I had such high hopes, too.
This past winter, I made plans to run Chicago. I heard wonderful things about the route (it’s flat). My husband is from Illinois (convenient). We planned on spending some time in the windy city, visiting with friends, taking in the sights, etc. etc. BLAH BLAH BLAH. I’m sure you get the picture. I religiously checked the Bank of America Chicago Marathon’s website, just in case there was a date change regarding when registration would ensue. No changes. This went on for a few months. I was like an addict.
You’d think I’d see red flags with this particular race. There was no “early bird” registration scenario. The date to register (Feb 19th) had a time indicated right next to it, high noon. This meant that every marathon hopeful would be sitting in front of their computer screens, hands hovered over keyboards, ready to pounce as soon as the clock went from 11:59am to 12:00pm. It truly felt as though there was a race just to enter the damn race, but if that was the game to play, I would play it! I put my toddler down for his nap a few minutes early that Tuesday morning, in anticipation of what was to come. I wasn’t playing around. This was serious.
I watched the clock. 11:58….11:59….. (seriously? hurry it up already!)…. NOON. BAM! The website was saved as a book mark on my computer. Suckas! I click on my task bar, and there was the page, complete with a picture of some lady runner smiling gleefully and blissfully into the distance. I check out the stats on registering, but it wasn’t open yet! It had hit noon, and there was no link to click on, no opportunity to start the registration process. I hate tardiness. Grimacing, I left the page and went about my usual routine while my little boy naps, you know… Facebook. E-mail. Facebook again. Checking back to see if I can register, only there is no update. Only the same old announcement that had been there for months: “Registration begins at 12:00pm CST (which I am CST) on February 19th, 2013.” I re-checked the date. Yes, it was the 19th. Of February. I am sure I went to the bathroom. Grabbed something to eat, not necessarily in that order. Check back again, and FINALLY! A link for me to register.
“It’s on!” I announced to no one in particular, other than my dog. He just looked at me as though I was insane. I clicked on the REGISTER HERE link, and….. nothing. A page popped up, letting me know that in no way, shape or form would I ever see the light of the registration page. Apparently, there were others who also charged dramatically into the website, registering. Lots of others. As in, thousands of others! I tried repeatedly. There were times I’d actually get to the registration page, relief filling me. I’d type all the information in, and selecting NEXT would only lead me to another idiotic page that told me access was denied! So, I’d start the process all over again. The marathon’s website used Active.com to get the registrations processed. I thought I could be sneaky, and cut the middle man out, going directly to Active.com’s website.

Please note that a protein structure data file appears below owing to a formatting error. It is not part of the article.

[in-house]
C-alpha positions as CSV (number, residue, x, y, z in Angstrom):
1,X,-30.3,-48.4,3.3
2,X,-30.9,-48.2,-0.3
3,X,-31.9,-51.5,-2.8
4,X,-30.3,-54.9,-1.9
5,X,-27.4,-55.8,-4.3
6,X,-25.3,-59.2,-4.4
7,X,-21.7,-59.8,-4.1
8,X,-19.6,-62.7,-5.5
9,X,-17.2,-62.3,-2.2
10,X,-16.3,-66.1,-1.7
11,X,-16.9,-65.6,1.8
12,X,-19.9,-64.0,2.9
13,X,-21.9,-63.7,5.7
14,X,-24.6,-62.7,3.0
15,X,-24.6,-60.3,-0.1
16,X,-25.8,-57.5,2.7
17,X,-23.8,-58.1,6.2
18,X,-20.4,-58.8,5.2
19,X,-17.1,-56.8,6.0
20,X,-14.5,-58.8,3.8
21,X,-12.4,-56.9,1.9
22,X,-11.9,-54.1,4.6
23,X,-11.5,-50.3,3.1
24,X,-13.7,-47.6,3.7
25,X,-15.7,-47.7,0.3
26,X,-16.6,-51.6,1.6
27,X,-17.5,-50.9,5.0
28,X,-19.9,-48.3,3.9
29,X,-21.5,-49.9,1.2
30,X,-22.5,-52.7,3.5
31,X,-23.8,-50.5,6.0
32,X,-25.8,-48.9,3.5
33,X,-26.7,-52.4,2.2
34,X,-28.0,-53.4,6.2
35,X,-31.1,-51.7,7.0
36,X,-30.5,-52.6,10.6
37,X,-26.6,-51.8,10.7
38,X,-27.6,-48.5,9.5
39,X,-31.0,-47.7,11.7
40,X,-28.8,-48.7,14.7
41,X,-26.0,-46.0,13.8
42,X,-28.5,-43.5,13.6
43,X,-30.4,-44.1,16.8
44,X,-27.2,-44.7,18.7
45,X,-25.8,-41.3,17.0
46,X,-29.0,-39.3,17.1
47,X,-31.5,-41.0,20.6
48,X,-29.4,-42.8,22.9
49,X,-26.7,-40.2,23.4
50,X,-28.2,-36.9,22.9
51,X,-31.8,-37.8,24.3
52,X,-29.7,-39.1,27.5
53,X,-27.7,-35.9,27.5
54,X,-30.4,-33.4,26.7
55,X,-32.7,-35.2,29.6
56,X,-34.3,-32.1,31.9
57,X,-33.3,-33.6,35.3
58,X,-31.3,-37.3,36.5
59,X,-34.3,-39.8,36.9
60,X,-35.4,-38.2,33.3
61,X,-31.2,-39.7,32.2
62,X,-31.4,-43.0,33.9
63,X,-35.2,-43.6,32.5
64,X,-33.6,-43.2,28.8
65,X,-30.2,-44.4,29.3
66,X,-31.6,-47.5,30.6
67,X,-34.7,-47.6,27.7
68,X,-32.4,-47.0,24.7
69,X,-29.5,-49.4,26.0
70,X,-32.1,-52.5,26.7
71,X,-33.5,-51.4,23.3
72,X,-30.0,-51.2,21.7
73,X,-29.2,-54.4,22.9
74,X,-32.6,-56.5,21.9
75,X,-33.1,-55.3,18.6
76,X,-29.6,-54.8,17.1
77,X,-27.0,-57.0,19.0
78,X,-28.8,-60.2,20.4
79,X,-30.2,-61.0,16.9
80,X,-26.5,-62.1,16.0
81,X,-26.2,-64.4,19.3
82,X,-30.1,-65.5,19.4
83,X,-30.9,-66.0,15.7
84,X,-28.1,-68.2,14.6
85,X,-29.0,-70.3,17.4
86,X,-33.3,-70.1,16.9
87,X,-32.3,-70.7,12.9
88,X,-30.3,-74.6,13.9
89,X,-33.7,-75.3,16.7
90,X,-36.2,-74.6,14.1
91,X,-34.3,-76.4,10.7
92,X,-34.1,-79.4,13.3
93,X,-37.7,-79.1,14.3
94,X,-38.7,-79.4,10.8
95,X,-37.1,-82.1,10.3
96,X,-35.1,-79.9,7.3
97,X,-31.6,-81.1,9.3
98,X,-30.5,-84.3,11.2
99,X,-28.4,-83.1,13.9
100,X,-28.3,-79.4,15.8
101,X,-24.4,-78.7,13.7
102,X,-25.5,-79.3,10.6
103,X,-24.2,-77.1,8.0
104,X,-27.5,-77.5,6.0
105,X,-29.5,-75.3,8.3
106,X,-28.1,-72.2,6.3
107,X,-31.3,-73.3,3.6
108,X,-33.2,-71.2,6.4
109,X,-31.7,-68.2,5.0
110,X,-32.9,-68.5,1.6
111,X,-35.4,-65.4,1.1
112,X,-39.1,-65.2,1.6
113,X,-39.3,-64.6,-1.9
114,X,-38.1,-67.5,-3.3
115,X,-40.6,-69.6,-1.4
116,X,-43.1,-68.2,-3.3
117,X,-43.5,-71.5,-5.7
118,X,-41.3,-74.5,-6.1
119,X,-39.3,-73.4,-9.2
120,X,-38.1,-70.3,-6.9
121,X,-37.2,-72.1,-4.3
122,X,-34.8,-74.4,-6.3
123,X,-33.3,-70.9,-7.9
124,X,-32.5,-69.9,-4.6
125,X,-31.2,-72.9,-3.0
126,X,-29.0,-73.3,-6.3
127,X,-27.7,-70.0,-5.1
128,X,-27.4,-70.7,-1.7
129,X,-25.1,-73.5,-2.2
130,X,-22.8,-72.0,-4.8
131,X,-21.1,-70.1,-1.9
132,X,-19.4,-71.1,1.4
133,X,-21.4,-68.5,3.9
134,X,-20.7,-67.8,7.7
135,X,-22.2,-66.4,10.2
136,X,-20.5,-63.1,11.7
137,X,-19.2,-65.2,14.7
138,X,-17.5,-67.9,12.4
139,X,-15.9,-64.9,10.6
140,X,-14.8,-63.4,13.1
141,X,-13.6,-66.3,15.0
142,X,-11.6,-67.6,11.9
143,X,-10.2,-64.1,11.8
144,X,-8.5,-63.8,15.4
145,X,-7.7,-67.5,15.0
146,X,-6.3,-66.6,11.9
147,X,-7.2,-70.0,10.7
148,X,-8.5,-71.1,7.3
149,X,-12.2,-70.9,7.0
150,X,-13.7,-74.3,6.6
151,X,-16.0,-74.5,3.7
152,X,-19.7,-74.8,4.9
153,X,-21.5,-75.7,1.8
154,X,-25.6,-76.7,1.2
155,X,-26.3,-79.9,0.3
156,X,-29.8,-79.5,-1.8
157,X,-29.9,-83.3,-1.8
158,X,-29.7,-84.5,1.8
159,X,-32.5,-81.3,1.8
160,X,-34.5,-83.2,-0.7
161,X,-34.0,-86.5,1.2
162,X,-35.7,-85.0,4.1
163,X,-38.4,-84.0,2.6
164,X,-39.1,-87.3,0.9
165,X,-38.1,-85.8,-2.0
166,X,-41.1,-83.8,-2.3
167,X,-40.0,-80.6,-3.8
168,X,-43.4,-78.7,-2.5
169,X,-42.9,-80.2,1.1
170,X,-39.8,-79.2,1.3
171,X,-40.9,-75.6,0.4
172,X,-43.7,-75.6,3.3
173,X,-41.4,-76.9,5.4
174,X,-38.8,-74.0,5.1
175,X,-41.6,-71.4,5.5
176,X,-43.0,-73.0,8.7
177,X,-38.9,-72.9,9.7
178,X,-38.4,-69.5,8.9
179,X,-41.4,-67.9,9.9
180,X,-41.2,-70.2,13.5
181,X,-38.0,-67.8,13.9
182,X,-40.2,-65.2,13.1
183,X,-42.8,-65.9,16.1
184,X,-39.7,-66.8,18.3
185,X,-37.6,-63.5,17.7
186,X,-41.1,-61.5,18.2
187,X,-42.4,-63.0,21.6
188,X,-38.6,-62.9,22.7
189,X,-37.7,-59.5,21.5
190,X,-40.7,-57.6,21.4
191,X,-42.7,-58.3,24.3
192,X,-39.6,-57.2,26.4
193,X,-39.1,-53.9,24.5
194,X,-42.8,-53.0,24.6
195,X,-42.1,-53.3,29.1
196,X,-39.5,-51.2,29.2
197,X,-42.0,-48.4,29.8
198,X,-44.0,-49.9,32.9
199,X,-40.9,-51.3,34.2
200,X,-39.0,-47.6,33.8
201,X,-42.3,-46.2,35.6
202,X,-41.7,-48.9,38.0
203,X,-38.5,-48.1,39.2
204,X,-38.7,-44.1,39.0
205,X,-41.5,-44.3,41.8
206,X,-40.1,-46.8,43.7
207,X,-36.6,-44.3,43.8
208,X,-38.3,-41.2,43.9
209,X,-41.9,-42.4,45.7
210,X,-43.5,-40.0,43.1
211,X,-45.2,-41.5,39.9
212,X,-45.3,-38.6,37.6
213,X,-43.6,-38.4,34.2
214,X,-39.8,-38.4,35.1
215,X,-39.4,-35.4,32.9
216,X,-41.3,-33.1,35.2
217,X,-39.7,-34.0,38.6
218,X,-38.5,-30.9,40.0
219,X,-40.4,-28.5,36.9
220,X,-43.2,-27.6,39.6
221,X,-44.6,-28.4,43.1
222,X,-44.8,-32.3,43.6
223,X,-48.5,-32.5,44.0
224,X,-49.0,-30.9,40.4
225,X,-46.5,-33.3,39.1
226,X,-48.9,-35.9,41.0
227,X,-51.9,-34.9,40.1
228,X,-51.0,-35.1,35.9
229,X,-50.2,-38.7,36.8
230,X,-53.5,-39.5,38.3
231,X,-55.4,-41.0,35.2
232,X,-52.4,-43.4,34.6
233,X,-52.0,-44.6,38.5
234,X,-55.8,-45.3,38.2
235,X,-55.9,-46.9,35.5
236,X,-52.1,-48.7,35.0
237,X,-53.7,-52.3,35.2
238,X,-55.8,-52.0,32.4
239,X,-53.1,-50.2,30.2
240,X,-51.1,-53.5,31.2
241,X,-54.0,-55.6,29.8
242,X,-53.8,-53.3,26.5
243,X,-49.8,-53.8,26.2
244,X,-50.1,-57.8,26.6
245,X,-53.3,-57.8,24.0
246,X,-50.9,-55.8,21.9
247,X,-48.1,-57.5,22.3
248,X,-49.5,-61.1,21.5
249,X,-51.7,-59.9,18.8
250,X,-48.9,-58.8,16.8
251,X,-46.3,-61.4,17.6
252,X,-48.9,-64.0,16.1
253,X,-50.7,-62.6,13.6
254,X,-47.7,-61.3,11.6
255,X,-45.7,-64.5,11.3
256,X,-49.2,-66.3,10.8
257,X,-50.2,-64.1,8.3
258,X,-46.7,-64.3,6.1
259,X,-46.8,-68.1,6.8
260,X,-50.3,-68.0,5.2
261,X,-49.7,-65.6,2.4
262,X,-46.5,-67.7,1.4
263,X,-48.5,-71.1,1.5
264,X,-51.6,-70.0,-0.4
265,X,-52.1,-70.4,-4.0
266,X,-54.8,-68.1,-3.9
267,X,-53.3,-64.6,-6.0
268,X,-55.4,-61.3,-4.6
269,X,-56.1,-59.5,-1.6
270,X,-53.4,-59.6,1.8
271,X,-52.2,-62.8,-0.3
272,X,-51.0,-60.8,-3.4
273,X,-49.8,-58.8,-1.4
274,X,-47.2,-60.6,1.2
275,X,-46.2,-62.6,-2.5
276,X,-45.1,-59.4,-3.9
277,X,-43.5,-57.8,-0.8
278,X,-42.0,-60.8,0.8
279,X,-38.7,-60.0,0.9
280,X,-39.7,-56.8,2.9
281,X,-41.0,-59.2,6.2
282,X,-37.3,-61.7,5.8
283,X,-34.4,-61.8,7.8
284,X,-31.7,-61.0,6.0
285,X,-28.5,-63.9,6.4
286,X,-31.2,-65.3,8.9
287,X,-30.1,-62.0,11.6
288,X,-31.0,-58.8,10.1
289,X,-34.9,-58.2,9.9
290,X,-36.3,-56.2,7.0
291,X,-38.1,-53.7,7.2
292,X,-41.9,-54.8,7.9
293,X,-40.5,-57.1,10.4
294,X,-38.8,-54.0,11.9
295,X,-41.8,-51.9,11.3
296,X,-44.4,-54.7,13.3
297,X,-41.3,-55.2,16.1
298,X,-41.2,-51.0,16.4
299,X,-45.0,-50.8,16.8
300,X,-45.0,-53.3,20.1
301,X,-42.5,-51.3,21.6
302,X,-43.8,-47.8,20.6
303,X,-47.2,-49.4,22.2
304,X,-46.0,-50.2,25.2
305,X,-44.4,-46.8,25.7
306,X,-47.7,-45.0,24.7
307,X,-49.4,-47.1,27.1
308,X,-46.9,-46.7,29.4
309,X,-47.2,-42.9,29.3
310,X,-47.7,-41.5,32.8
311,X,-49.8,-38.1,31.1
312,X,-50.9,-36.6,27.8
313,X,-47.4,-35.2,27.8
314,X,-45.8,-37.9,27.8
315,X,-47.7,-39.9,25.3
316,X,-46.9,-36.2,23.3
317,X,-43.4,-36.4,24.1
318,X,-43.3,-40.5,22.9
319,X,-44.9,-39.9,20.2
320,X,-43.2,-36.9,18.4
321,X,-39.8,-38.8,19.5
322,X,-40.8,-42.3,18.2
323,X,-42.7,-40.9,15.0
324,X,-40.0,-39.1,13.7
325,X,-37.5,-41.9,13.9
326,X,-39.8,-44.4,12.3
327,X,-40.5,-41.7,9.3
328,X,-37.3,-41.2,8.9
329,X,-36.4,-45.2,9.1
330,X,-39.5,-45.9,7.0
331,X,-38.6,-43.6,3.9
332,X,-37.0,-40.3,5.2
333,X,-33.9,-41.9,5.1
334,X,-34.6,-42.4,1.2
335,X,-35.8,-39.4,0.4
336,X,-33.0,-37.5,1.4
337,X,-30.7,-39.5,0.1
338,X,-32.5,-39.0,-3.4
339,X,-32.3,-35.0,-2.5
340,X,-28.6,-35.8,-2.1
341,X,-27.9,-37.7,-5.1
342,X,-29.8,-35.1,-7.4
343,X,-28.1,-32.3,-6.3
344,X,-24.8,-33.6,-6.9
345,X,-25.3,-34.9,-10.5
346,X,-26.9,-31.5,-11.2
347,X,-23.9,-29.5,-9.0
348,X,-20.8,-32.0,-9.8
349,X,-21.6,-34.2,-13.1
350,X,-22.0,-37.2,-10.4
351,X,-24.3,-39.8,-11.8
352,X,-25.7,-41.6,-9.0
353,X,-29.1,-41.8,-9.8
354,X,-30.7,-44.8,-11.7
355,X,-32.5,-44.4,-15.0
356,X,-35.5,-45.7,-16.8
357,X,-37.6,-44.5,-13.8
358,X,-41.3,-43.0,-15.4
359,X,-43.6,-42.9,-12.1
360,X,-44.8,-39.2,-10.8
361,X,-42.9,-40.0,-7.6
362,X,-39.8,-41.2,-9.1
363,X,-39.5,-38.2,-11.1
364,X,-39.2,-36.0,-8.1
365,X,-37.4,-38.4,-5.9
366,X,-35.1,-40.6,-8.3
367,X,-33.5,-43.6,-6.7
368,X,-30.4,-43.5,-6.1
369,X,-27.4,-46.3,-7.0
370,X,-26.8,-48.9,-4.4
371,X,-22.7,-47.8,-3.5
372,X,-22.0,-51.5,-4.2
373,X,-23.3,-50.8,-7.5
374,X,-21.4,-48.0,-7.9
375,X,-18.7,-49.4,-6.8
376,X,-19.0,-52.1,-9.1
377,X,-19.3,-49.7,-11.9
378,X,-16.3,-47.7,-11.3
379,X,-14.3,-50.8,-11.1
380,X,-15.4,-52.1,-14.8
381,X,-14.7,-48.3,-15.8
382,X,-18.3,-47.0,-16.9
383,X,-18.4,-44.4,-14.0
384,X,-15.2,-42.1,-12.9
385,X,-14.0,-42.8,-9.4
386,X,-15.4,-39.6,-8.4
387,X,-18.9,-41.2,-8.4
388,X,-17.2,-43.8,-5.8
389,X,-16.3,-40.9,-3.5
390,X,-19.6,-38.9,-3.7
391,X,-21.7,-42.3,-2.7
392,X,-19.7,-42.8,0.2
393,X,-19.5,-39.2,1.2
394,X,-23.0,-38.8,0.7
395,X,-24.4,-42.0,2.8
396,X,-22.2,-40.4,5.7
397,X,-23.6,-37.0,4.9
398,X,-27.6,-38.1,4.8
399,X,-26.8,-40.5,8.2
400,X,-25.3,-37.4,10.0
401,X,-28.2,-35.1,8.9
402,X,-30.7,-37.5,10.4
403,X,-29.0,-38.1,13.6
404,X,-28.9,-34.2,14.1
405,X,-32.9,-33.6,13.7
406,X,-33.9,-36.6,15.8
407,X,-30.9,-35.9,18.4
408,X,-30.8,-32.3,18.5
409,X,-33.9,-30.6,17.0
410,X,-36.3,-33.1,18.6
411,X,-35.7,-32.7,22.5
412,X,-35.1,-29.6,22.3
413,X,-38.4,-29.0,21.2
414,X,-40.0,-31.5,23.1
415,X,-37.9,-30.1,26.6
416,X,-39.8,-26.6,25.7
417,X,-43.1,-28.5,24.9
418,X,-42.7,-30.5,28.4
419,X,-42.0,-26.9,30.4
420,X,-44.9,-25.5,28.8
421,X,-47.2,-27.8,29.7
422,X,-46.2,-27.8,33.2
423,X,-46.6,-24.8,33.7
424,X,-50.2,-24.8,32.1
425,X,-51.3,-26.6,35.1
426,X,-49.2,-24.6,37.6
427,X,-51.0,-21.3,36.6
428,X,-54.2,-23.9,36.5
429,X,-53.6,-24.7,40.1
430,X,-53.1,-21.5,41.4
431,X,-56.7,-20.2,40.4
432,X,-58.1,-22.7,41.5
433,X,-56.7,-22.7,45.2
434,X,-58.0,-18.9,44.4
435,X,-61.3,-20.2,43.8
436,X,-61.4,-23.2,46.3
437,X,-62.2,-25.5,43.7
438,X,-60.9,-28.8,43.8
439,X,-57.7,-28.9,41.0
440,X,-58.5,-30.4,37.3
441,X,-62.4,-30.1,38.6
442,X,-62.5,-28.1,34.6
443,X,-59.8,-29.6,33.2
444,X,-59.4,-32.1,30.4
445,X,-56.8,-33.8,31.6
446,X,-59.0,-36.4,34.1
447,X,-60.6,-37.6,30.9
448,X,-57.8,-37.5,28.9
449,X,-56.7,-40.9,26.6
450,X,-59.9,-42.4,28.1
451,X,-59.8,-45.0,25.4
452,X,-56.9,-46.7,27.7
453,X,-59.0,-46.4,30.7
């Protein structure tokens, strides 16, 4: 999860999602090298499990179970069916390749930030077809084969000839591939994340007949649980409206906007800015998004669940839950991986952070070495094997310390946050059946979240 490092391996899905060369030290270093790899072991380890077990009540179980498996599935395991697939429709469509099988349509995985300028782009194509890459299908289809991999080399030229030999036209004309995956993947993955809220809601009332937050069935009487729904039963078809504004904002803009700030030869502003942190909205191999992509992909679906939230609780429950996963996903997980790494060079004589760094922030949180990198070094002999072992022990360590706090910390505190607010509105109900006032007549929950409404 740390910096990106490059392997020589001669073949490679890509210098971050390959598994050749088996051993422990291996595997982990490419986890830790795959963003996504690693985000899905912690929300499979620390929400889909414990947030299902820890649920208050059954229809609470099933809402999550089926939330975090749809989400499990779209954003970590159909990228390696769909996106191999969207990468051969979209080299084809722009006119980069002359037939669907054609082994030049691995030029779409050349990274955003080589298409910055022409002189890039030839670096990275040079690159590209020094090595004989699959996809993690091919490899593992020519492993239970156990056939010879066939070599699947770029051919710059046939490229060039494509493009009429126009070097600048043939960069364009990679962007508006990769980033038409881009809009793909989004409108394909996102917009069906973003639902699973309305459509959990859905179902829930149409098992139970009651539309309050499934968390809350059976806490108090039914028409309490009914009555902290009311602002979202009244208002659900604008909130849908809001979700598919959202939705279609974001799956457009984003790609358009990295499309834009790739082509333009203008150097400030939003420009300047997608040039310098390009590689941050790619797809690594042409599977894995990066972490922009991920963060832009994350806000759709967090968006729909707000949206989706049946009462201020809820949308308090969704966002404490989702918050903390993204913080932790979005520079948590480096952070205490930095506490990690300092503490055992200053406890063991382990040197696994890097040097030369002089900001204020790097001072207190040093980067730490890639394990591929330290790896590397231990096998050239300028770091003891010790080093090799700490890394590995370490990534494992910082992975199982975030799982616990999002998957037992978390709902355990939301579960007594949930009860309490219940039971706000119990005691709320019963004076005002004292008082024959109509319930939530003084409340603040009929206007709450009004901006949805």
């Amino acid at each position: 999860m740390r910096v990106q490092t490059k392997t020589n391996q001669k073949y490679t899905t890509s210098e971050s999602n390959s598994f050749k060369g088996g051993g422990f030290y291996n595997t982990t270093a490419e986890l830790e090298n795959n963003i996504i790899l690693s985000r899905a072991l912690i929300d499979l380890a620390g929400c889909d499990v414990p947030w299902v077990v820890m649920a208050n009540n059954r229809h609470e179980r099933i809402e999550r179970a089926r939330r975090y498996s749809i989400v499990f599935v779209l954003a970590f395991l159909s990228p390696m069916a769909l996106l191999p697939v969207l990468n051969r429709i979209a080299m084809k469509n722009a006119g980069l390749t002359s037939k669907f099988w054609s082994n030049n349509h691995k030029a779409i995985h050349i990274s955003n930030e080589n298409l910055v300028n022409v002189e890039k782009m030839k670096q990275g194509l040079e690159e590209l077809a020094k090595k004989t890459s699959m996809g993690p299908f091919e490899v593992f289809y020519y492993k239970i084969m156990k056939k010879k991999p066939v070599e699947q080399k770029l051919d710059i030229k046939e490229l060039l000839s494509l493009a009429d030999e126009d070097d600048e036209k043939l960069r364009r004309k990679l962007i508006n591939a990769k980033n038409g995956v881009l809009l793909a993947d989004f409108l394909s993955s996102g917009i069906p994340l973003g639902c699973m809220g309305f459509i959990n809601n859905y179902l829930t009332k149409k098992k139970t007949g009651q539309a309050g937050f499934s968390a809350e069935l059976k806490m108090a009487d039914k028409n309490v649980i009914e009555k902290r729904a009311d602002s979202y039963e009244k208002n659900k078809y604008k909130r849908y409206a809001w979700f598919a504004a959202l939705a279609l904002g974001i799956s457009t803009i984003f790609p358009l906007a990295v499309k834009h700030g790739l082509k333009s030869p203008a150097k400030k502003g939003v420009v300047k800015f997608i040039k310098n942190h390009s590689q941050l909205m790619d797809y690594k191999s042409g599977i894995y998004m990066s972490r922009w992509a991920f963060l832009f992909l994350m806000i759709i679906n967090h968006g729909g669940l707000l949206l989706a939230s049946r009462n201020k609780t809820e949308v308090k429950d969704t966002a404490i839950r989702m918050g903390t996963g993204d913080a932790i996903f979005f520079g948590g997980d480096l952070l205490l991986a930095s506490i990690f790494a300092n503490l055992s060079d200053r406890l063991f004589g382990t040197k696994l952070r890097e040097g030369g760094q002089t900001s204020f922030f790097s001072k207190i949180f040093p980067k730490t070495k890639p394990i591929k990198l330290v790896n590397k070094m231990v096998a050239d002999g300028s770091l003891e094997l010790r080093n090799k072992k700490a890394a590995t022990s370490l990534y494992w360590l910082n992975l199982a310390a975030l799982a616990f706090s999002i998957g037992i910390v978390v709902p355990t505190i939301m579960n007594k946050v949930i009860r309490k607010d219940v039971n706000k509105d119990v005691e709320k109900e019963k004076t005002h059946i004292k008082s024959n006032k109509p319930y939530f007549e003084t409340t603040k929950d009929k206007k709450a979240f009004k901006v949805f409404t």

Well, you see where that got me. (Check the title of this blog post). I could not for the life of me get in. At the end of the day, with 45,000 spots open- only 15,000 spots were left. There were so many people registering for this race, it completely jammed up Active.com’s website. It just couldn’t handle the volume. Chicago came up with a wonderful, FABULOUS idea (complete and total sarcasm). In order to remedy the last remaining 15,000 spots with the thousands of people vying for said spots, a lottery would be instigated. My name went into an electronic hat along with many other names, and some mechanical claw pulled names out and my name was NOT drawn. Ok, there really isn’t a mechanical claw. I’m sure a reputable system was used to pick the names, only my name wasn’t one that was picked. I found out just this morning.
I’m pretty bummed out. I really wanted to run this race, and had banked on that for months. Just like that, my plans have been altered and screwed up. However, like any running addict- I’ve already got another plan up my sleeve.
Kansas City. October. $100 cheaper. And no lottery.